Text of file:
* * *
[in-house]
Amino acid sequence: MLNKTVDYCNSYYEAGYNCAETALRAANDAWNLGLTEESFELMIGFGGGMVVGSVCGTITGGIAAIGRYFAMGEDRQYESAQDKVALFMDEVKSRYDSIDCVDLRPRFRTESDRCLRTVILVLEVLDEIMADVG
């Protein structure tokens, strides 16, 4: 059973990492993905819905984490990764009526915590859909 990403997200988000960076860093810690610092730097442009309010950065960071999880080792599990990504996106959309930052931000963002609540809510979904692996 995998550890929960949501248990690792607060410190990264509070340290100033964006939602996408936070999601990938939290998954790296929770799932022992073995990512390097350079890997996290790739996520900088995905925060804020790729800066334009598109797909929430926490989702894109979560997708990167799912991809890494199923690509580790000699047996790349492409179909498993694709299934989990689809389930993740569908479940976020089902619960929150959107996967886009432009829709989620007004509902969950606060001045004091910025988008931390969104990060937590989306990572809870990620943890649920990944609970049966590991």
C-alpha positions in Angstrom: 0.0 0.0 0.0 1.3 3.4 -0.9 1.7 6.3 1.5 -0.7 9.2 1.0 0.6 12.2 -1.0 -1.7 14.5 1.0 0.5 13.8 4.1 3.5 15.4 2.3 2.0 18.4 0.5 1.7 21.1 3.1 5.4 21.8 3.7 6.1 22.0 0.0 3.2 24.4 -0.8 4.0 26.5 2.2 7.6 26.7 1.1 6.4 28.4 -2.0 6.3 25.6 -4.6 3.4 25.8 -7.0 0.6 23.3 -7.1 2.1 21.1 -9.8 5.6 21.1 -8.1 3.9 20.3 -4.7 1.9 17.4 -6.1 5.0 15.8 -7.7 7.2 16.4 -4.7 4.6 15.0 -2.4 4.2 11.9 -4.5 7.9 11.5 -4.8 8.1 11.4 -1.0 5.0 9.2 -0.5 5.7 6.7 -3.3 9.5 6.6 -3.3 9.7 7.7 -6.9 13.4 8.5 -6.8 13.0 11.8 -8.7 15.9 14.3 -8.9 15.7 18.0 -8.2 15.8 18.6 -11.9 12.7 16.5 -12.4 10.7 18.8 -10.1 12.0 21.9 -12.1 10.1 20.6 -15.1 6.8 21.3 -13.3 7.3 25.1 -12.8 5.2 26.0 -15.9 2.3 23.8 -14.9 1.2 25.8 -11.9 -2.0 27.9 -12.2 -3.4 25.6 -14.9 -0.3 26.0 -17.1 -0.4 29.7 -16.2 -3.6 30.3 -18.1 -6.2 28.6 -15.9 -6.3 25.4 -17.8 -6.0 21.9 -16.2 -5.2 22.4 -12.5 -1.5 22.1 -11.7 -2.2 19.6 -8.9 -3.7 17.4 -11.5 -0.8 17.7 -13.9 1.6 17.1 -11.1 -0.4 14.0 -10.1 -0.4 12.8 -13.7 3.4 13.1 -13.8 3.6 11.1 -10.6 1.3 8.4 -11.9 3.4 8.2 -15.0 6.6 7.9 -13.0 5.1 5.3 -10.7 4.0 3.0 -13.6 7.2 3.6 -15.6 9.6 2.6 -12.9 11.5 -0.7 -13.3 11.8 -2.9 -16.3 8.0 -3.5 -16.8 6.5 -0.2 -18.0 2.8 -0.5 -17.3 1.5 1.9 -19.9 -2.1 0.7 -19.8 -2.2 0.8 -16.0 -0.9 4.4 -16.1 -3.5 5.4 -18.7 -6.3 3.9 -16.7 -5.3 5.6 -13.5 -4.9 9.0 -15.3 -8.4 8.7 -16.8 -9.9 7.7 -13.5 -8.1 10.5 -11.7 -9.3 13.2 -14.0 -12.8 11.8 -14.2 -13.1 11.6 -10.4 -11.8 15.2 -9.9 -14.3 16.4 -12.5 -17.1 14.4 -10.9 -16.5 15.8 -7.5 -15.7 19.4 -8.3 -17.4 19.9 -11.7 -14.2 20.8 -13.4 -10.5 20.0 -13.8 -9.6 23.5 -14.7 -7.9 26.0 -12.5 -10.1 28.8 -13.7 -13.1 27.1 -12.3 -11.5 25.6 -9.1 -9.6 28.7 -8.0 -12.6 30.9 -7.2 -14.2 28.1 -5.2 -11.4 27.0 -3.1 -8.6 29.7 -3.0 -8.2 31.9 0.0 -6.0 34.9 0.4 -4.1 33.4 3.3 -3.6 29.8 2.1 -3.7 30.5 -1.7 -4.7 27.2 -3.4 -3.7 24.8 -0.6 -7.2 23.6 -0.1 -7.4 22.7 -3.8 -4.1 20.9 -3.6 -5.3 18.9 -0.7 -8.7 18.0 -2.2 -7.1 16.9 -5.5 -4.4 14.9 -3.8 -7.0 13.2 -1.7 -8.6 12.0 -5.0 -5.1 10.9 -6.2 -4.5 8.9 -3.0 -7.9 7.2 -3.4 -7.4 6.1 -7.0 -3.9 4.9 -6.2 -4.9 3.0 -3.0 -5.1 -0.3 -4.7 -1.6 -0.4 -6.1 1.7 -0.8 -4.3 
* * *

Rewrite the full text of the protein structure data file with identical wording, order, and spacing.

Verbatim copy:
[in-house]
Amino acid sequence: MLNKTVDYCNSYYEAGYNCAETALRAANDAWNLGLTEESFELMIGFGGGMVVGSVCGTITGGIAAIGRYFAMGEDRQYESAQDKVALFMDEVKSRYDSIDCVDLRPRFRTESDRCLRTVILVLEVLDEIMADVG
């Protein structure tokens, strides 16, 4: 059973990492993905819905984490990764009526915590859909 990403997200988000960076860093810690610092730097442009309010950065960071999880080792599990990504996106959309930052931000963002609540809510979904692996 995998550890929960949501248990690792607060410190990264509070340290100033964006939602996408936070999601990938939290998954790296929770799932022992073995990512390097350079890997996290790739996520900088995905925060804020790729800066334009598109797909929430926490989702894109979560997708990167799912991809890494199923690509580790000699047996790349492409179909498993694709299934989990689809389930993740569908479940976020089902619960929150959107996967886009432009829709989620007004509902969950606060001045004091910025988008931390969104990060937590989306990572809870990620943890649920990944609970049966590991």
C-alpha positions in Angstrom: 0.0 0.0 0.0 1.3 3.4 -0.9 1.7 6.3 1.5 -0.7 9.2 1.0 0.6 12.2 -1.0 -1.7 14.5 1.0 0.5 13.8 4.1 3.5 15.4 2.3 2.0 18.4 0.5 1.7 21.1 3.1 5.4 21.8 3.7 6.1 22.0 0.0 3.2 24.4 -0.8 4.0 26.5 2.2 7.6 26.7 1.1 6.4 28.4 -2.0 6.3 25.6 -4.6 3.4 25.8 -7.0 0.6 23.3 -7.1 2.1 21.1 -9.8 5.6 21.1 -8.1 3.9 20.3 -4.7 1.9 17.4 -6.1 5.0 15.8 -7.7 7.2 16.4 -4.7 4.6 15.0 -2.4 4.2 11.9 -4.5 7.9 11.5 -4.8 8.1 11.4 -1.0 5.0 9.2 -0.5 5.7 6.7 -3.3 9.5 6.6 -3.3 9.7 7.7 -6.9 13.4 8.5 -6.8 13.0 11.8 -8.7 15.9 14.3 -8.9 15.7 18.0 -8.2 15.8 18.6 -11.9 12.7 16.5 -12.4 10.7 18.8 -10.1 12.0 21.9 -12.1 10.1 20.6 -15.1 6.8 21.3 -13.3 7.3 25.1 -12.8 5.2 26.0 -15.9 2.3 23.8 -14.9 1.2 25.8 -11.9 -2.0 27.9 -12.2 -3.4 25.6 -14.9 -0.3 26.0 -17.1 -0.4 29.7 -16.2 -3.6 30.3 -18.1 -6.2 28.6 -15.9 -6.3 25.4 -17.8 -6.0 21.9 -16.2 -5.2 22.4 -12.5 -1.5 22.1 -11.7 -2.2 19.6 -8.9 -3.7 17.4 -11.5 -0.8 17.7 -13.9 1.6 17.1 -11.1 -0.4 14.0 -10.1 -0.4 12.8 -13.7 3.4 13.1 -13.8 3.6 11.1 -10.6 1.3 8.4 -11.9 3.4 8.2 -15.0 6.6 7.9 -13.0 5.1 5.3 -10.7 4.0 3.0 -13.6 7.2 3.6 -15.6 9.6 2.6 -12.9 11.5 -0.7 -13.3 11.8 -2.9 -16.3 8.0 -3.5 -16.8 6.5 -0.2 -18.0 2.8 -0.5 -17.3 1.5 1.9 -19.9 -2.1 0.7 -19.8 -2.2 0.8 -16.0 -0.9 4.4 -16.1 -3.5 5.4 -18.7 -6.3 3.9 -16.7 -5.3 5.6 -13.5 -4.9 9.0 -15.3 -8.4 8.7 -16.8 -9.9 7.7 -13.5 -8.1 10.5 -11.7 -9.3 13.2 -14.0 -12.8 11.8 -14.2 -13.1 11.6 -10.4 -11.8 15.2 -9.9 -14.3 16.4 -12.5 -17.1 14.4 -10.9 -16.5 15.8 -7.5 -15.7 19.4 -8.3 -17.4 19.9 -11.7 -14.2 20.8 -13.4 -10.5 20.0 -13.8 -9.6 23.5 -14.7 -7.9 26.0 -12.5 -10.1 28.8 -13.7 -13.1 27.1 -12.3 -11.5 25.6 -9.1 -9.6 28.7 -8.0 -12.6 30.9 -7.2 -14.2 28.1 -5.2 -11.4 27.0 -3.1 -8.6 29.7 -3.0 -8.2 31.9 0.0 -6.0 34.9 0.4 -4.1 33.4 3.3 -3.6 29.8 2.1 -3.7 30.5 -1.7 -4.7 27.2 -3.4 -3.7 24.8 -0.6 -7.2 23.6 -0.1 -7.4 22.7 -3.8 -4.1 20.9 -3.6 -5.3 18.9 -0.7 -8.7 18.0 -2.2 -7.1 16.9 -5.5 -4.4 14.9 -3.8 -7.0 13.2 -1.7 -8.6 12.0 -5.0 -5.1 10.9 -6.2 -4.5 8.9 -3.0 -7.9 7.2 -3.4 -7.4 6.1 -7.0 -3.9 4.9 -6.2 -4.9 3.0 -3.0 -5.1 -0.3 -4.7 -1.6 -0.4 -6.1 1.7 -0.8 -4.3 